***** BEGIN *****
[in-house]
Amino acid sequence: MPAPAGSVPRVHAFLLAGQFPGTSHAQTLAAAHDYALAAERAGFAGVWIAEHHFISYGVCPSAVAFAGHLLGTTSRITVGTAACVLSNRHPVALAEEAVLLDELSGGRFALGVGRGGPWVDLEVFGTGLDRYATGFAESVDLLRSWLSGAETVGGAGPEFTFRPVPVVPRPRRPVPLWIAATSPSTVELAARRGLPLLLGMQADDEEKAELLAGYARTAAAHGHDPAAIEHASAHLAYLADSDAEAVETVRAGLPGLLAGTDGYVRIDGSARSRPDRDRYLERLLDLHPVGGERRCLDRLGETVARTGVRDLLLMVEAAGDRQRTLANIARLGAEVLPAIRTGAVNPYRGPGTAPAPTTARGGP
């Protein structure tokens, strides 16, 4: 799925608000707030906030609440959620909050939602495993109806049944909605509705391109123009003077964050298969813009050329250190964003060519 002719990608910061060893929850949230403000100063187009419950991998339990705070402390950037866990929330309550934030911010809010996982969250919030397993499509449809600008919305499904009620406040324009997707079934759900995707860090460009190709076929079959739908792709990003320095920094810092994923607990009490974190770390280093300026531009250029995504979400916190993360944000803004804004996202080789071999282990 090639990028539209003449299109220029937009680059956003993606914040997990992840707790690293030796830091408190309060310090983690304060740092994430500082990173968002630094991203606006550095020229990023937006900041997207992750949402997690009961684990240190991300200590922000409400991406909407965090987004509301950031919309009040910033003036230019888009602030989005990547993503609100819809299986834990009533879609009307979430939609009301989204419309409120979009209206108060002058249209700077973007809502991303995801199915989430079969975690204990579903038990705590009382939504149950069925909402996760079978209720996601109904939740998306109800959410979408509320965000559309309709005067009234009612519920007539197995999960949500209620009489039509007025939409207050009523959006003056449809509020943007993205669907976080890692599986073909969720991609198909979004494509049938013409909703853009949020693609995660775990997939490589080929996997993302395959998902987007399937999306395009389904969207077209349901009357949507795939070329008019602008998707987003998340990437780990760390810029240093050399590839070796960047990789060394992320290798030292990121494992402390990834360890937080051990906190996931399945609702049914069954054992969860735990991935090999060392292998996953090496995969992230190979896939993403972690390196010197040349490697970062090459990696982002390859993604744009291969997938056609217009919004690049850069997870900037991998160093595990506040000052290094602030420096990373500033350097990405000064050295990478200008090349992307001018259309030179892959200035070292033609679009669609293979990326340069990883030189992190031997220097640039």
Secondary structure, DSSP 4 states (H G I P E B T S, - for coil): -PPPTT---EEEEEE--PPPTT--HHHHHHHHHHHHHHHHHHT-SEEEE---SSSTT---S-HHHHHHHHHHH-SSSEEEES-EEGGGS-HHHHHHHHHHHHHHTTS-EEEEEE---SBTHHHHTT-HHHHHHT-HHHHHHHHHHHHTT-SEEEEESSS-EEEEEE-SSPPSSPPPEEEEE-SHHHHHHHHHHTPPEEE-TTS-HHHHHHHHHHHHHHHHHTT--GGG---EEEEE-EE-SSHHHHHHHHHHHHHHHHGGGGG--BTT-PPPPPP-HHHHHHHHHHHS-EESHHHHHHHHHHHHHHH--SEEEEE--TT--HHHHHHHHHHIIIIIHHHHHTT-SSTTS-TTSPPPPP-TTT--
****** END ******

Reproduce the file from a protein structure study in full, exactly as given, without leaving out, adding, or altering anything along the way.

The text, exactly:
[in-house]
Amino acid sequence: MPAPAGSVPRVHAFLLAGQFPGTSHAQTLAAAHDYALAAERAGFAGVWIAEHHFISYGVCPSAVAFAGHLLGTTSRITVGTAACVLSNRHPVALAEEAVLLDELSGGRFALGVGRGGPWVDLEVFGTGLDRYATGFAESVDLLRSWLSGAETVGGAGPEFTFRPVPVVPRPRRPVPLWIAATSPSTVELAARRGLPLLLGMQADDEEKAELLAGYARTAAAHGHDPAAIEHASAHLAYLADSDAEAVETVRAGLPGLLAGTDGYVRIDGSARSRPDRDRYLERLLDLHPVGGERRCLDRLGETVARTGVRDLLLMVEAAGDRQRTLANIARLGAEVLPAIRTGAVNPYRGPGTAPAPTTARGGP
């Protein structure tokens, strides 16, 4: 799925608000707030906030609440959620909050939602495993109806049944909605509705391109123009003077964050298969813009050329250190964003060519 002719990608910061060893929850949230403000100063187009419950991998339990705070402390950037866990929330309550934030911010809010996982969250919030397993499509449809600008919305499904009620406040324009997707079934759900995707860090460009190709076929079959739908792709990003320095920094810092994923607990009490974190770390280093300026531009250029995504979400916190993360944000803004804004996202080789071999282990 090639990028539209003449299109220029937009680059956003993606914040997990992840707790690293030796830091408190309060310090983690304060740092994430500082990173968002630094991203606006550095020229990023937006900041997207992750949402997690009961684990240190991300200590922000409400991406909407965090987004509301950031919309009040910033003036230019888009602030989005990547993503609100819809299986834990009533879609009307979430939609009301989204419309409120979009209206108060002058249209700077973007809502991303995801199915989430079969975690204990579903038990705590009382939504149950069925909402996760079978209720996601109904939740998306109800959410979408509320965000559309309709005067009234009612519920007539197995999960949500209620009489039509007025939409207050009523959006003056449809509020943007993205669907976080890692599986073909969720991609198909979004494509049938013409909703853009949020693609995660775990997939490589080929996997993302395959998902987007399937999306395009389904969207077209349901009357949507795939070329008019602008998707987003998340990437780990760390810029240093050399590839070796960047990789060394992320290798030292990121494992402390990834360890937080051990906190996931399945609702049914069954054992969860735990991935090999060392292998996953090496995969992230190979896939993403972690390196010197040349490697970062090459990696982002390859993604744009291969997938056609217009919004690049850069997870900037991998160093595990506040000052290094602030420096990373500033350097990405000064050295990478200008090349992307001018259309030179892959200035070292033609679009669609293979990326340069990883030189992190031997220097640039």
Secondary structure, DSSP 4 states (H G I P E B T S, - for coil): -PPPTT---EEEEEE--PPPTT--HHHHHHHHHHHHHHHHHHT-SEEEE---SSSTT---S-HHHHHHHHHHH-SSSEEEES-EEGGGS-HHHHHHHHHHHHHHTTS-EEEEEE---SBTHHHHTT-HHHHHHT-HHHHHHHHHHHHTT-SEEEEESSS-EEEEEE-SSPPSSPPPEEEEE-SHHHHHHHHHHTPPEEE-TTS-HHHHHHHHHHHHHHHHHTT--GGG---EEEEE-EE-SSHHHHHHHHHHHHHHHHGGGGG--BTT-PPPPPP-HHHHHHHHHHHS-EESHHHHHHHHHHHHHHH--SEEEEE--TT--HHHHHHHHHHIIIIIHHHHHTT-SSTTS-TTSPPPPP-TTT--